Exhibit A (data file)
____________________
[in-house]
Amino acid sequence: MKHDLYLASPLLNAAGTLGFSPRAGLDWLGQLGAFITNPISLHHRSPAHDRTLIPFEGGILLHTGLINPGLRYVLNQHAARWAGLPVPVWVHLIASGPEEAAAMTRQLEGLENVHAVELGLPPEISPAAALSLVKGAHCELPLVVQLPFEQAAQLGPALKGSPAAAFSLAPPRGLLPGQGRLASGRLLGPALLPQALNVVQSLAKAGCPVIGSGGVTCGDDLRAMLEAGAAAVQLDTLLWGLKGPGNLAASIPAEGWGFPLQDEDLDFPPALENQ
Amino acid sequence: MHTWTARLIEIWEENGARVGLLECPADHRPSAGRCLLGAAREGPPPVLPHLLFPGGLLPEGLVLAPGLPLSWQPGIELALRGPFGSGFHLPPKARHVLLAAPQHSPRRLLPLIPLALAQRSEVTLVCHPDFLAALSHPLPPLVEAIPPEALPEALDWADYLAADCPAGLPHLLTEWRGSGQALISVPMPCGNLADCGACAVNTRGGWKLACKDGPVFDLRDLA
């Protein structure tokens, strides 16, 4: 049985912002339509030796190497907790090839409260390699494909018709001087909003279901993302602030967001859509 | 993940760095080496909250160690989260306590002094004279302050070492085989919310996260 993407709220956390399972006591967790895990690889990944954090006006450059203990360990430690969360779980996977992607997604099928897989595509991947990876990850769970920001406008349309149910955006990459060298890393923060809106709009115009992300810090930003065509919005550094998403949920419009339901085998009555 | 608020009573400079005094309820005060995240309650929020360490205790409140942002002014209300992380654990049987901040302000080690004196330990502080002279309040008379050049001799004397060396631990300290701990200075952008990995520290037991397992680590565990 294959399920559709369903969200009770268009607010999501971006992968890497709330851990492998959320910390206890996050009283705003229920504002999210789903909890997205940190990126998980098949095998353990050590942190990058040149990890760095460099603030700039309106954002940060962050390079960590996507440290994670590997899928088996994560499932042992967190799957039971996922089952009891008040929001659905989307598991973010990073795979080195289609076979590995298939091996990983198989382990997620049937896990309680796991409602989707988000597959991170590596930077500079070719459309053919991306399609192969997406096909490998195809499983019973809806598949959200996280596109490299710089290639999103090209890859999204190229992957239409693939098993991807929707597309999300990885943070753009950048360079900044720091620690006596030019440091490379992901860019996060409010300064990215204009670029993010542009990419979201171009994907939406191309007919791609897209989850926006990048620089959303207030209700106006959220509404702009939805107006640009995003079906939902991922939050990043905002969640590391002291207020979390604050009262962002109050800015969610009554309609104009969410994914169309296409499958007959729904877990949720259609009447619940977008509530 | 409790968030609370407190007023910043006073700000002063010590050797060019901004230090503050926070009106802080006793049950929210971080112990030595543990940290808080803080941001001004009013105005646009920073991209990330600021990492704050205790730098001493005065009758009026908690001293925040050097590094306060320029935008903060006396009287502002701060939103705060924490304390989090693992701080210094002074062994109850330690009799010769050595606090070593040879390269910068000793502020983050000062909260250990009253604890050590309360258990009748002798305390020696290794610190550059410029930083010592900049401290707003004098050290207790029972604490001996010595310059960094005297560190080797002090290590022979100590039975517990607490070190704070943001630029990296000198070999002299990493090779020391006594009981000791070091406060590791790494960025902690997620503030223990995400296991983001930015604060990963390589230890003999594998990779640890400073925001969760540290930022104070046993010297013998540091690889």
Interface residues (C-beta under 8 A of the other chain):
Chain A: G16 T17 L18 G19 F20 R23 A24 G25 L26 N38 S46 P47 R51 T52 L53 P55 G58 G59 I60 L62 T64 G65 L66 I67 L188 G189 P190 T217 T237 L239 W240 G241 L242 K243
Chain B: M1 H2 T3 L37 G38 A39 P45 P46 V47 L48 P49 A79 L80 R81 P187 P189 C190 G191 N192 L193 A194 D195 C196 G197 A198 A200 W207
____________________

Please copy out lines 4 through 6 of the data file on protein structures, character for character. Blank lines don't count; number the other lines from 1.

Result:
């Protein structure tokens, strides 16, 4: 049985912002339509030796190497907790090839409260390699494909018709001087909003279901993302602030967001859509 | 993940760095080496909250160690989260306590002094004279302050070492085989919310996260 993407709220956390399972006591967790895990690889990944954090006006450059203990360990430690969360779980996977992607997604099928897989595509991947990876990850769970920001406008349309149910955006990459060298890393923060809106709009115009992300810090930003065509919005550094998403949920419009339901085998009555 | 608020009573400079005094309820005060995240309650929020360490205790409140942002002014209300992380654990049987901040302000080690004196330990502080002279309040008379050049001799004397060396631990300290701990200075952008990995520290037991397992680590565990 294959399920559709369903969200009770268009607010999501971006992968890497709330851990492998959320910390206890996050009283705003229920504002999210789903909890997205940190990126998980098949095998353990050590942190990058040149990890760095460099603030700039309106954002940060962050390079960590996507440290994670590997899928088996994560499932042992967190799957039971996922089952009891008040929001659905989307598991973010990073795979080195289609076979590995298939091996990983198989382990997620049937896990309680796991409602989707988000597959991170590596930077500079070719459309053919991306399609192969997406096909490998195809499983019973809806598949959200996280596109490299710089290639999103090209890859999204190229992957239409693939098993991807929707597309999300990885943070753009950048360079900044720091620690006596030019440091490379992901860019996060409010300064990215204009670029993010542009990419979201171009994907939406191309007919791609897209989850926006990048620089959303207030209700106006959220509404702009939805107006640009995003079906939902991922939050990043905002969640590391002291207020979390604050009262962002109050800015969610009554309609104009969410994914169309296409499958007959729904877990949720259609009447619940977008509530 | 409790968030609370407190007023910043006073700000002063010590050797060019901004230090503050926070009106802080006793049950929210971080112990030595543990940290808080803080941001001004009013105005646009920073991209990330600021990492704050205790730098001493005065009758009026908690001293925040050097590094306060320029935008903060006396009287502002701060939103705060924490304390989090693992701080210094002074062994109850330690009799010769050595606090070593040879390269910068000793502020983050000062909260250990009253604890050590309360258990009748002798305390020696290794610190550059410029930083010592900049401290707003004098050290207790029972604490001996010595310059960094005297560190080797002090290590022979100590039975517990607490070190704070943001630029990296000198070999002299990493090779020391006594009981000791070091406060590791790494960025902690997620503030223990995400296991983001930015604060990963390589230890003999594998990779640890400073925001969760540290930022104070046993010297013998540091690889």
Interface residues (C-beta under 8 A of the other chain):
Chain A: G16 T17 L18 G19 F20 R23 A24 G25 L26 N38 S46 P47 R51 T52 L53 P55 G58 G59 I60 L62 T64 G65 L66 I67 L188 G189 P190 T217 T237 L239 W240 G241 L242 K243